Washington: Low testosterone could increase risk of heart disease in men with diabetes, research shows.
Men who have low testosterone and Type 2 diabetes are more likely to have atherosclerosis - a condition where plaque builds up in the arteries - than men who have diabetes and normal testosterone levels, the findings showed.
"The results of our study advance our understanding of the interplay between low testosterone and cardiovascular disease in patients with diabetes," said study co-author Javier Mauricio Farias from Hospital Universitario Sanatorio Guemes in Argentina.
Atherosclerosis occurs when fats, cholesterol and other substances build up in and on the walls of the body's arteries.
This can restrict blood flow through the body's blood vessels. The plaques also can burst and cause blood clots.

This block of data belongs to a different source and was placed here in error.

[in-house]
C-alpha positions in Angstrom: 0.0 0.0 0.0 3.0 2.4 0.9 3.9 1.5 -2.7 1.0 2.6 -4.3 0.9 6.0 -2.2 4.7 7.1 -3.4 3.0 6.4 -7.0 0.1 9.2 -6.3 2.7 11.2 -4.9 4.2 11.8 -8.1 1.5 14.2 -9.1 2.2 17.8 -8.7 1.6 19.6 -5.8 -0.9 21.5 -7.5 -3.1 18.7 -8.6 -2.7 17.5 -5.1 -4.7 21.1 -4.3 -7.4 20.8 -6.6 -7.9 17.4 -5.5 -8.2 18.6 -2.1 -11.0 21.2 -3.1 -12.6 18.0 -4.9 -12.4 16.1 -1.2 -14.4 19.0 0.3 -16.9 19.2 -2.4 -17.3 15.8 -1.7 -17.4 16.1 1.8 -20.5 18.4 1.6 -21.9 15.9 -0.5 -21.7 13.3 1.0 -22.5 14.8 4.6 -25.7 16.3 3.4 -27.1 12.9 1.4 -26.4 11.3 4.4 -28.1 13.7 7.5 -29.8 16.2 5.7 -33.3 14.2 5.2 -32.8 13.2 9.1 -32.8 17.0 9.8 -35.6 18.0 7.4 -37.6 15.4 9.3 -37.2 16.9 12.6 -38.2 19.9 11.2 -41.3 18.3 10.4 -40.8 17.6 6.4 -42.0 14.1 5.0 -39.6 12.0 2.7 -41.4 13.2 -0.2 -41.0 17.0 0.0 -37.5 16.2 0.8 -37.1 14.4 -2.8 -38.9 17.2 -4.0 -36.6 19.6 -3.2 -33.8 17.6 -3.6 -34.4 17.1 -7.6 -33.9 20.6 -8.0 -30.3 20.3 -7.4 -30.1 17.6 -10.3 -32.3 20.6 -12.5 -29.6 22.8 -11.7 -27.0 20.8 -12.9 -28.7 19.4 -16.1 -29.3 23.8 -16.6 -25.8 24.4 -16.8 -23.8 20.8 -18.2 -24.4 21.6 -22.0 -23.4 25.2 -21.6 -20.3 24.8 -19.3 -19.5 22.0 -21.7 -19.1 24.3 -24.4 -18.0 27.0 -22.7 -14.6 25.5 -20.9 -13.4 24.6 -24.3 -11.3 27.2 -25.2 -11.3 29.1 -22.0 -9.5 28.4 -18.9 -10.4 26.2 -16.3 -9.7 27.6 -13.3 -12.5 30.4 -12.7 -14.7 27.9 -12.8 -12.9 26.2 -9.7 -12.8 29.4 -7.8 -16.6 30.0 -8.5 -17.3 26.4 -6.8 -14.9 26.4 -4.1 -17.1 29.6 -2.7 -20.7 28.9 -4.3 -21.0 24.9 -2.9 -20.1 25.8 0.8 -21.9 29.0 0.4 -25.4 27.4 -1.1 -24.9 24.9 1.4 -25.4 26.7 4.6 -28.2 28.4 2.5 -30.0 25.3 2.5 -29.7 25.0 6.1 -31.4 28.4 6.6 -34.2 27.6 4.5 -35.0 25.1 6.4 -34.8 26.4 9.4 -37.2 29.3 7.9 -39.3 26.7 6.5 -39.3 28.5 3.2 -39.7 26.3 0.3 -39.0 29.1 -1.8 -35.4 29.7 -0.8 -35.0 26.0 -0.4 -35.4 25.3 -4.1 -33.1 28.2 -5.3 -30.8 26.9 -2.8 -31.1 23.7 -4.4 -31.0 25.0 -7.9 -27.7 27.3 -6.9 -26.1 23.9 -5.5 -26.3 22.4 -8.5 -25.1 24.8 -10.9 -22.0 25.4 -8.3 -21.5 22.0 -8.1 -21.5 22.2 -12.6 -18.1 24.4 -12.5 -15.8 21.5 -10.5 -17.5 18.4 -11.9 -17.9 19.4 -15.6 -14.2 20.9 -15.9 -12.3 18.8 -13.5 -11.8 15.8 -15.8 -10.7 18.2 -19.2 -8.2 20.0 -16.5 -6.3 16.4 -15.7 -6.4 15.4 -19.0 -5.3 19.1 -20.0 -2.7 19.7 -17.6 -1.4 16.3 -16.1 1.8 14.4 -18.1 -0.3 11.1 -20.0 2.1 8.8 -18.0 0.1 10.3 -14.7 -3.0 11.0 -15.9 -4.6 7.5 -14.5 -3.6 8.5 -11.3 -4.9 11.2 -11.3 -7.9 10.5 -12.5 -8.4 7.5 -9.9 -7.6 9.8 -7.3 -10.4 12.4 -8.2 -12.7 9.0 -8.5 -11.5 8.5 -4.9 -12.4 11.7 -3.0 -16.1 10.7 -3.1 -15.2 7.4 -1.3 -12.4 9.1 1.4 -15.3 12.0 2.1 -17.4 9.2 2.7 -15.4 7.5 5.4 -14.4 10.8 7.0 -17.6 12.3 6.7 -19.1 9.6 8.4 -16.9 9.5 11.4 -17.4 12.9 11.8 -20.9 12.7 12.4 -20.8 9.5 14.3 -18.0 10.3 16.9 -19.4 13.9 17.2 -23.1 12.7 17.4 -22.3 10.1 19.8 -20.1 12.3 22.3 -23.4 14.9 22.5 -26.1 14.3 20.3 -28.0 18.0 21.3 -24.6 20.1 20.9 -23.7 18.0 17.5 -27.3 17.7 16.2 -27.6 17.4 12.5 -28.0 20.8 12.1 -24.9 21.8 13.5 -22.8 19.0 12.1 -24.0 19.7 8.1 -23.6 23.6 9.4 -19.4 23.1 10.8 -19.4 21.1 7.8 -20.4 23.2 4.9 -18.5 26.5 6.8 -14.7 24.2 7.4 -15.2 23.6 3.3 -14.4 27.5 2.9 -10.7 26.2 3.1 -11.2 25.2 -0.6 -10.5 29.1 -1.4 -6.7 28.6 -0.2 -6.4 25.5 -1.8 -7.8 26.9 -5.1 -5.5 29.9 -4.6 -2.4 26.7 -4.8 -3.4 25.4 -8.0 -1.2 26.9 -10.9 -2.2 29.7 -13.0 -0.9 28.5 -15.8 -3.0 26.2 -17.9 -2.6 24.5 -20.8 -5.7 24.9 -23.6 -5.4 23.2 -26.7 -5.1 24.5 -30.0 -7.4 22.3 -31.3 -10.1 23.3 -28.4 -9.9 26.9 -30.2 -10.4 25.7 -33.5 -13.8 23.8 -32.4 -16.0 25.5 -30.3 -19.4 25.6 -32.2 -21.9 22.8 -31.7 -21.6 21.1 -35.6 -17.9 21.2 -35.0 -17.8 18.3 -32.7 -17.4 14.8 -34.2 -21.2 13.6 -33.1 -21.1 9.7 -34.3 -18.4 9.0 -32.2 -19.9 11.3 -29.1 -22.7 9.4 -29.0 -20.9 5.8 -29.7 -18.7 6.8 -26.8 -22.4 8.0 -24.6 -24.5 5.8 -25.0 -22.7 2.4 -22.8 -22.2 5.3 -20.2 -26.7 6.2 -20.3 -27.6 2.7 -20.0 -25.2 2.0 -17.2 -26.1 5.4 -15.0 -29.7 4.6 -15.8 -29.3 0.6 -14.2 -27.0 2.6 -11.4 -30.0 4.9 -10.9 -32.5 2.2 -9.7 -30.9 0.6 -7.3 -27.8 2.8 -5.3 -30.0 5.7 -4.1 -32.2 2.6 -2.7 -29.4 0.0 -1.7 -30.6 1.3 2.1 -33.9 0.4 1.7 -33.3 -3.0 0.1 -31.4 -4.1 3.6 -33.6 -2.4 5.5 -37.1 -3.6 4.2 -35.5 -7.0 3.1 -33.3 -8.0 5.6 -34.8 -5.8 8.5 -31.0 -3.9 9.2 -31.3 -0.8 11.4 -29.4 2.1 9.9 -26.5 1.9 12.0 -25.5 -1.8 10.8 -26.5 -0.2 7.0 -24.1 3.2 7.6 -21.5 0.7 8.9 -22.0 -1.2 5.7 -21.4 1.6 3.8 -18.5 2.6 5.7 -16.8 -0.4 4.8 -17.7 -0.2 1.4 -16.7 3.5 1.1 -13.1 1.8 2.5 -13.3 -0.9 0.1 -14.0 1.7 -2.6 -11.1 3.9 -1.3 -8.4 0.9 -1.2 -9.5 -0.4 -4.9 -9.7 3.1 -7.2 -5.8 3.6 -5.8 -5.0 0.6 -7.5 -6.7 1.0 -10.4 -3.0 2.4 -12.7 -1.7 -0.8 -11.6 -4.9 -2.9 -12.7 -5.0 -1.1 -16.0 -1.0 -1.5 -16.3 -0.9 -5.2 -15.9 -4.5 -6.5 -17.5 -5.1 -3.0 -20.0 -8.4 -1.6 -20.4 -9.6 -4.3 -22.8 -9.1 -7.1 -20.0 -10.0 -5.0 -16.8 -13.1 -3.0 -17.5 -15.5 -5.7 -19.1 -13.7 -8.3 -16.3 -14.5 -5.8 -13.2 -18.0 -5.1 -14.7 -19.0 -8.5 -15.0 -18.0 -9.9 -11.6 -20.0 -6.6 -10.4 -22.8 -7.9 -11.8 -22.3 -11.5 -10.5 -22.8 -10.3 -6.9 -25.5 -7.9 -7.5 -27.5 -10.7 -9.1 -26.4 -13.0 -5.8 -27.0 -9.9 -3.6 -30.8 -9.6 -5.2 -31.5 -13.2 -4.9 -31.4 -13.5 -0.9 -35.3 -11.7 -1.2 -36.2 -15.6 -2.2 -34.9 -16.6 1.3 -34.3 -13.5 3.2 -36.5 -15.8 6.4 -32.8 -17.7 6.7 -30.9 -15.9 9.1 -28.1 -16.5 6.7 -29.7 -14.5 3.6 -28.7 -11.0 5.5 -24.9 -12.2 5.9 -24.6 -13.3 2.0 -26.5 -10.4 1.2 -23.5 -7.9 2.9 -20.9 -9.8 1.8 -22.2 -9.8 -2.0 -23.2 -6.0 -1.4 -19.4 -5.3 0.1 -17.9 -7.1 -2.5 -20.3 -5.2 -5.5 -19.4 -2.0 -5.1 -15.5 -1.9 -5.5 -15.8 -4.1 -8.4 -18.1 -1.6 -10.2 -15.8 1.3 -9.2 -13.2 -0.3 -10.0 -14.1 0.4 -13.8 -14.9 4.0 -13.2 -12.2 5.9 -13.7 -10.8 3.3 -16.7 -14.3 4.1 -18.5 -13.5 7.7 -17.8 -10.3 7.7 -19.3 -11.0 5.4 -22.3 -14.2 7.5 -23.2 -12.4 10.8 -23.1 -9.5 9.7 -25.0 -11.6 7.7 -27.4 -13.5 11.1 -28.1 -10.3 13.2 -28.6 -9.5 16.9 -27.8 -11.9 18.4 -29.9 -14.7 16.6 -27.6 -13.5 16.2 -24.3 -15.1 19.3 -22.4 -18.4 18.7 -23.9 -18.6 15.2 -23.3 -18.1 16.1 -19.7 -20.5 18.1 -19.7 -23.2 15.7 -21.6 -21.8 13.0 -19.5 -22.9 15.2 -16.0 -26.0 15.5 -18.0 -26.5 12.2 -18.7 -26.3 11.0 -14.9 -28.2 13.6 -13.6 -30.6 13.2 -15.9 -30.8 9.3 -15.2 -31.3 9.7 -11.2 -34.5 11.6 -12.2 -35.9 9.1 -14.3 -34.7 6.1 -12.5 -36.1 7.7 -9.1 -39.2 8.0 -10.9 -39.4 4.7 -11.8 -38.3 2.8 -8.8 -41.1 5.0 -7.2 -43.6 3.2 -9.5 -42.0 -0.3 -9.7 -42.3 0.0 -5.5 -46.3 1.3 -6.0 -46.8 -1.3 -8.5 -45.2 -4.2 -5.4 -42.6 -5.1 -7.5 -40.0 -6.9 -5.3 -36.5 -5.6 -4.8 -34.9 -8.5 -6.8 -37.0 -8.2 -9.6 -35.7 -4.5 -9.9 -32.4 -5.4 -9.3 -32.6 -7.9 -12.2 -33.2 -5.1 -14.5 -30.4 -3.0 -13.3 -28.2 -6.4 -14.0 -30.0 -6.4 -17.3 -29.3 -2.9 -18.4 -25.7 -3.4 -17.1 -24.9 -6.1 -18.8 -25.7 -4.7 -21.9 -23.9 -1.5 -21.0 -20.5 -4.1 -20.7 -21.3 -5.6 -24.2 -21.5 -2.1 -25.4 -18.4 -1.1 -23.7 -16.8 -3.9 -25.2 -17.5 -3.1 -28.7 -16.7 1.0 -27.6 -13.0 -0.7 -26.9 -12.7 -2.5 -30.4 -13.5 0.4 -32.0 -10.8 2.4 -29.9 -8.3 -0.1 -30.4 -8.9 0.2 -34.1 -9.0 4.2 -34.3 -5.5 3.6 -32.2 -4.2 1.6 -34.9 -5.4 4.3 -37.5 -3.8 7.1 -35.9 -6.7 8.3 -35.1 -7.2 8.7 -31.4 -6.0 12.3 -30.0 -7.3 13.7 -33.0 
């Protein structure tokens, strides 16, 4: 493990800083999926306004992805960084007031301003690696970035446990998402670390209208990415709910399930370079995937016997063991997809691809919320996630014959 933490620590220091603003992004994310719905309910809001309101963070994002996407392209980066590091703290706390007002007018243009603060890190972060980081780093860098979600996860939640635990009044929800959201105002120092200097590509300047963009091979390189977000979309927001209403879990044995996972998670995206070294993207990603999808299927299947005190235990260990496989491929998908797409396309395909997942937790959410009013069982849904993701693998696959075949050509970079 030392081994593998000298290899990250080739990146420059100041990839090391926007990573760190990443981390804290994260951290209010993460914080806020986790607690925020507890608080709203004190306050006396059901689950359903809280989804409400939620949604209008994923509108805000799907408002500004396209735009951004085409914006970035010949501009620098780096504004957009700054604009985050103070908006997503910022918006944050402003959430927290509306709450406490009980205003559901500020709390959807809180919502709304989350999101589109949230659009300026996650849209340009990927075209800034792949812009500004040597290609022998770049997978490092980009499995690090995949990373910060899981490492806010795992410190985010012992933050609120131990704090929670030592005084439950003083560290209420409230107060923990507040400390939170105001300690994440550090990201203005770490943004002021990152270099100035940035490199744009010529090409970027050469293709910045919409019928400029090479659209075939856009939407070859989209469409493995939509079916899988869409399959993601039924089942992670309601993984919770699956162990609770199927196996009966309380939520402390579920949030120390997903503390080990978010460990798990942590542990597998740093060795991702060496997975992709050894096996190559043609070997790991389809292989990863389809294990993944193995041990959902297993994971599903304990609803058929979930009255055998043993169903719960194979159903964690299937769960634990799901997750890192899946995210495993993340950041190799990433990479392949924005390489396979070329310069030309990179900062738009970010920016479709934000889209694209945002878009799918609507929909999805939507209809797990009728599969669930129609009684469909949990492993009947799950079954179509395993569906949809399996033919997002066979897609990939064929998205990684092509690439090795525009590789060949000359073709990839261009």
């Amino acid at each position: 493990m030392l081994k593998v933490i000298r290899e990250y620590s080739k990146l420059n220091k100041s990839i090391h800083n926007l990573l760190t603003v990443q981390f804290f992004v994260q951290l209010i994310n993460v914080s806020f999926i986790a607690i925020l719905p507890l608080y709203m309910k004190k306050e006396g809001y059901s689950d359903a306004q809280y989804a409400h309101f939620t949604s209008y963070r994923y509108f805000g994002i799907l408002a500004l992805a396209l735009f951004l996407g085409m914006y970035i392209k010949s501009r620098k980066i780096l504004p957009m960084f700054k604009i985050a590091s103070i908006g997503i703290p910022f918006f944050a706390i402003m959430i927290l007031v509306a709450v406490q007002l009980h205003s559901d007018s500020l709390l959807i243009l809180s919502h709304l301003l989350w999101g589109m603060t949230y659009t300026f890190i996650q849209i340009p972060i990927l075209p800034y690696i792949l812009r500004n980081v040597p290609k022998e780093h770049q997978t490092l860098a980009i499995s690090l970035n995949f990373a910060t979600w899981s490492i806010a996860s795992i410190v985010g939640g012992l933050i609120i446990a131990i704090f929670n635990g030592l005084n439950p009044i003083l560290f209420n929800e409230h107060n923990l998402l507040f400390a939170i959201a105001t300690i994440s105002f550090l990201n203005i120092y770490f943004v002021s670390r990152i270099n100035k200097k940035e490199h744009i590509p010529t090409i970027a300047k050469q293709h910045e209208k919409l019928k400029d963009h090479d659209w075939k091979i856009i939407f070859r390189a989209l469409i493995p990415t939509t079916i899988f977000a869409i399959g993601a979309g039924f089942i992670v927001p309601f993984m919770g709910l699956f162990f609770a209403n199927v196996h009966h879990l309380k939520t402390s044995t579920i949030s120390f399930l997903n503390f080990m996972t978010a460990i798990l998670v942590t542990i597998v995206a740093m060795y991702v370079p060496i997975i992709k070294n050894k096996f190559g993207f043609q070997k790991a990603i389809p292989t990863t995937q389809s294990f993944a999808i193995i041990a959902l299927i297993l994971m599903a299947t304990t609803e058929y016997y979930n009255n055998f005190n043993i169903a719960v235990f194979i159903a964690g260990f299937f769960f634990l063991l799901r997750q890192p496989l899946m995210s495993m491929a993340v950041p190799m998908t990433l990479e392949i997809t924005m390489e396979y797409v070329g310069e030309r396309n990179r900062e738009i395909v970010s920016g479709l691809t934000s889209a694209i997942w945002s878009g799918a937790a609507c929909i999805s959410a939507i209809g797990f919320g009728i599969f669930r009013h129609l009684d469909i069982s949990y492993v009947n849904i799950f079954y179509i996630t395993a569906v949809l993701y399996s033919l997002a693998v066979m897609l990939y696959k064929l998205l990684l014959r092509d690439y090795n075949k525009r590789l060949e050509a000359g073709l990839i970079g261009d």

"Our study indicates a strong association between low testosterone concentration and the severity of atherosclerotic plaques as well as other key atherosclerotic markers in middle-aged men with Type 2 diabetes," Farias added.
The study involved 115 men with Type 2 diabetes. The participants were younger than age 70 and had no history of cardiovascular disease.
The study found men who had low testosterone and Type 2 diabetes were six times more likely to have increased thickness of the carotid artery and endothelium dysfunction compared to men with normal serum testosterone levels.
The findings appeared in the Journal of Clinical Endocrinology & Metabolism (JCEM).